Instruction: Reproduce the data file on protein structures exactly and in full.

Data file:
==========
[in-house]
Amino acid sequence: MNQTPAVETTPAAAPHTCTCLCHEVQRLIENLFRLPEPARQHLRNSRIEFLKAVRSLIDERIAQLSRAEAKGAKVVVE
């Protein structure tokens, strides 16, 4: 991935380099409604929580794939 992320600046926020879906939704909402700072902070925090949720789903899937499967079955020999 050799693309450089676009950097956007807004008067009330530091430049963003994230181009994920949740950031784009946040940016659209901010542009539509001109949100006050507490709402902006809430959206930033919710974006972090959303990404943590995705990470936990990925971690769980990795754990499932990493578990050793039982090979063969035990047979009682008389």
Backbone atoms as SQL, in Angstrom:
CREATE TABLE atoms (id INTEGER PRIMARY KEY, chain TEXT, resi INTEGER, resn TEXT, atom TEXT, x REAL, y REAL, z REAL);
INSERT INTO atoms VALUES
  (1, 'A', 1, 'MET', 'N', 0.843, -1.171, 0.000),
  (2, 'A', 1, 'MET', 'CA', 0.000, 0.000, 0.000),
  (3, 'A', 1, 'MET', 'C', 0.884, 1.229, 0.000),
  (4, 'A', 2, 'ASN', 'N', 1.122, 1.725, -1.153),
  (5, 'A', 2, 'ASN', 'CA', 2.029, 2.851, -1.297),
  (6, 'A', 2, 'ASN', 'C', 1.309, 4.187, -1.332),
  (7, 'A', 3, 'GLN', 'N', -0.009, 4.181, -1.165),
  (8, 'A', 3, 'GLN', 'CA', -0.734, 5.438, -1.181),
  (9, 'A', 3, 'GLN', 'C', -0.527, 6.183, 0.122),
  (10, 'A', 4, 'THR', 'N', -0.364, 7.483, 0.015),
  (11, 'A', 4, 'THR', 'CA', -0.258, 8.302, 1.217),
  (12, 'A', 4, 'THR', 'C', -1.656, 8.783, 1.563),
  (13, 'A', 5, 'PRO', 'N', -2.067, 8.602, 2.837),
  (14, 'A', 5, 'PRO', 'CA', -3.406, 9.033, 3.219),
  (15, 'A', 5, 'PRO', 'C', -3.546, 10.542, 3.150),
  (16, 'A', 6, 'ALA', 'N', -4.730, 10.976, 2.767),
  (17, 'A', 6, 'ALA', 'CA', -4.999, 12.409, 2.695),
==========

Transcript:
[in-house]
Amino acid sequence: MNQTPAVETTPAAAPHTCTCLCHEVQRLIENLFRLPEPARQHLRNSRIEFLKAVRSLIDERIAQLSRAEAKGAKVVVE
């Protein structure tokens, strides 16, 4: 991935380099409604929580794939 992320600046926020879906939704909402700072902070925090949720789903899937499967079955020999 050799693309450089676009950097956007807004008067009330530091430049963003994230181009994920949740950031784009946040940016659209901010542009539509001109949100006050507490709402902006809430959206930033919710974006972090959303990404943590995705990470936990990925971690769980990795754990499932990493578990050793039982090979063969035990047979009682008389």
Backbone atoms as SQL, in Angstrom:
CREATE TABLE atoms (id INTEGER PRIMARY KEY, chain TEXT, resi INTEGER, resn TEXT, atom TEXT, x REAL, y REAL, z REAL);
INSERT INTO atoms VALUES
  (1, 'A', 1, 'MET', 'N', 0.843, -1.171, 0.000),
  (2, 'A', 1, 'MET', 'CA', 0.000, 0.000, 0.000),
  (3, 'A', 1, 'MET', 'C', 0.884, 1.229, 0.000),
  (4, 'A', 2, 'ASN', 'N', 1.122, 1.725, -1.153),
  (5, 'A', 2, 'ASN', 'CA', 2.029, 2.851, -1.297),
  (6, 'A', 2, 'ASN', 'C', 1.309, 4.187, -1.332),
  (7, 'A', 3, 'GLN', 'N', -0.009, 4.181, -1.165),
  (8, 'A', 3, 'GLN', 'CA', -0.734, 5.438, -1.181),
  (9, 'A', 3, 'GLN', 'C', -0.527, 6.183, 0.122),
  (10, 'A', 4, 'THR', 'N', -0.364, 7.483, 0.015),
  (11, 'A', 4, 'THR', 'CA', -0.258, 8.302, 1.217),
  (12, 'A', 4, 'THR', 'C', -1.656, 8.783, 1.563),
  (13, 'A', 5, 'PRO', 'N', -2.067, 8.602, 2.837),
  (14, 'A', 5, 'PRO', 'CA', -3.406, 9.033, 3.219),
  (15, 'A', 5, 'PRO', 'C', -3.546, 10.542, 3.150),
  (16, 'A', 6, 'ALA', 'N', -4.730, 10.976, 2.767),
  (17, 'A', 6, 'ALA', 'CA', -4.999, 12.409, 2.695),